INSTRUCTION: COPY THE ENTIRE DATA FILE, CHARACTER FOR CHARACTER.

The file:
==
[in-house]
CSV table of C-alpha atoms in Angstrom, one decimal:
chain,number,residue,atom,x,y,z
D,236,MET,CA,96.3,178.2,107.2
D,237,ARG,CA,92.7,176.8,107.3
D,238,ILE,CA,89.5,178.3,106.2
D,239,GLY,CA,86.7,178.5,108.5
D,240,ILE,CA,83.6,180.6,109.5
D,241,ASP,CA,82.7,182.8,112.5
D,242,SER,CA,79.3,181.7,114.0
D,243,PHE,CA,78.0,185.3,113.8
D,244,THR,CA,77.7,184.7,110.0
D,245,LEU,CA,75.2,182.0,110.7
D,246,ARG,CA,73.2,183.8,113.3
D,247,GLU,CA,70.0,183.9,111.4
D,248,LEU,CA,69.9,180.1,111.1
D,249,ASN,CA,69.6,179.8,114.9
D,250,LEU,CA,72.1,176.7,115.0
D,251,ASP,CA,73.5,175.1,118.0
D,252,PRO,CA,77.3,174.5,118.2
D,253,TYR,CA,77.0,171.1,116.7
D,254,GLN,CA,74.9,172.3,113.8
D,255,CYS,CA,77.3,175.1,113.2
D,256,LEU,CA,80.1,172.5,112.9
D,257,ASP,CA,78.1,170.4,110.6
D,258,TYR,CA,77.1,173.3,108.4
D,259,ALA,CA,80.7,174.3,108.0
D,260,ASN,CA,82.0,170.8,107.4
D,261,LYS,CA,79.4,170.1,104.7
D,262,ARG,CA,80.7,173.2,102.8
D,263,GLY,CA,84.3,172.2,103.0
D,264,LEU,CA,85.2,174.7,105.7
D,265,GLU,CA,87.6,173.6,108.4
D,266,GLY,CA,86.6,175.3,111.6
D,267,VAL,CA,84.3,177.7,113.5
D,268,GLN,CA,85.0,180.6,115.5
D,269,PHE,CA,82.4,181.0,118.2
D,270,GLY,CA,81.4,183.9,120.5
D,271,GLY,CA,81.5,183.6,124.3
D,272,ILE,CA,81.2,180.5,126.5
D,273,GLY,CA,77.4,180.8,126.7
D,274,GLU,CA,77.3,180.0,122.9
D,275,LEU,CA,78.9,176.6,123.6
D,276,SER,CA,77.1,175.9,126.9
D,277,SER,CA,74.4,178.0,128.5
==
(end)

[in-house]
CSV table of C-alpha atoms in Angstrom, one decimal:
chain,number,residue,atom,x,y,z
D,236,MET,CA,96.3,178.2,107.2
D,237,ARG,CA,92.7,176.8,107.3
D,238,ILE,CA,89.5,178.3,106.2
D,239,GLY,CA,86.7,178.5,108.5
D,240,ILE,CA,83.6,180.6,109.5
D,241,ASP,CA,82.7,182.8,112.5
D,242,SER,CA,79.3,181.7,114.0
D,243,PHE,CA,78.0,185.3,113.8
D,244,THR,CA,77.7,184.7,110.0
D,245,LEU,CA,75.2,182.0,110.7
D,246,ARG,CA,73.2,183.8,113.3
D,247,GLU,CA,70.0,183.9,111.4
D,248,LEU,CA,69.9,180.1,111.1
D,249,ASN,CA,69.6,179.8,114.9
D,250,LEU,CA,72.1,176.7,115.0
D,251,ASP,CA,73.5,175.1,118.0
D,252,PRO,CA,77.3,174.5,118.2
D,253,TYR,CA,77.0,171.1,116.7
D,254,GLN,CA,74.9,172.3,113.8
D,255,CYS,CA,77.3,175.1,113.2
D,256,LEU,CA,80.1,172.5,112.9
D,257,ASP,CA,78.1,170.4,110.6
D,258,TYR,CA,77.1,173.3,108.4
D,259,ALA,CA,80.7,174.3,108.0
D,260,ASN,CA,82.0,170.8,107.4
D,261,LYS,CA,79.4,170.1,104.7
D,262,ARG,CA,80.7,173.2,102.8
D,263,GLY,CA,84.3,172.2,103.0
D,264,LEU,CA,85.2,174.7,105.7
D,265,GLU,CA,87.6,173.6,108.4
D,266,GLY,CA,86.6,175.3,111.6
D,267,VAL,CA,84.3,177.7,113.5
D,268,GLN,CA,85.0,180.6,115.5
D,269,PHE,CA,82.4,181.0,118.2
D,270,GLY,CA,81.4,183.9,120.5
D,271,GLY,CA,81.5,183.6,124.3
D,272,ILE,CA,81.2,180.5,126.5
D,273,GLY,CA,77.4,180.8,126.7
D,274,GLU,CA,77.3,180.0,122.9
D,275,LEU,CA,78.9,176.6,123.6
D,276,SER,CA,77.1,175.9,126.9
D,277,SER,CA,74.4,178.0,128.5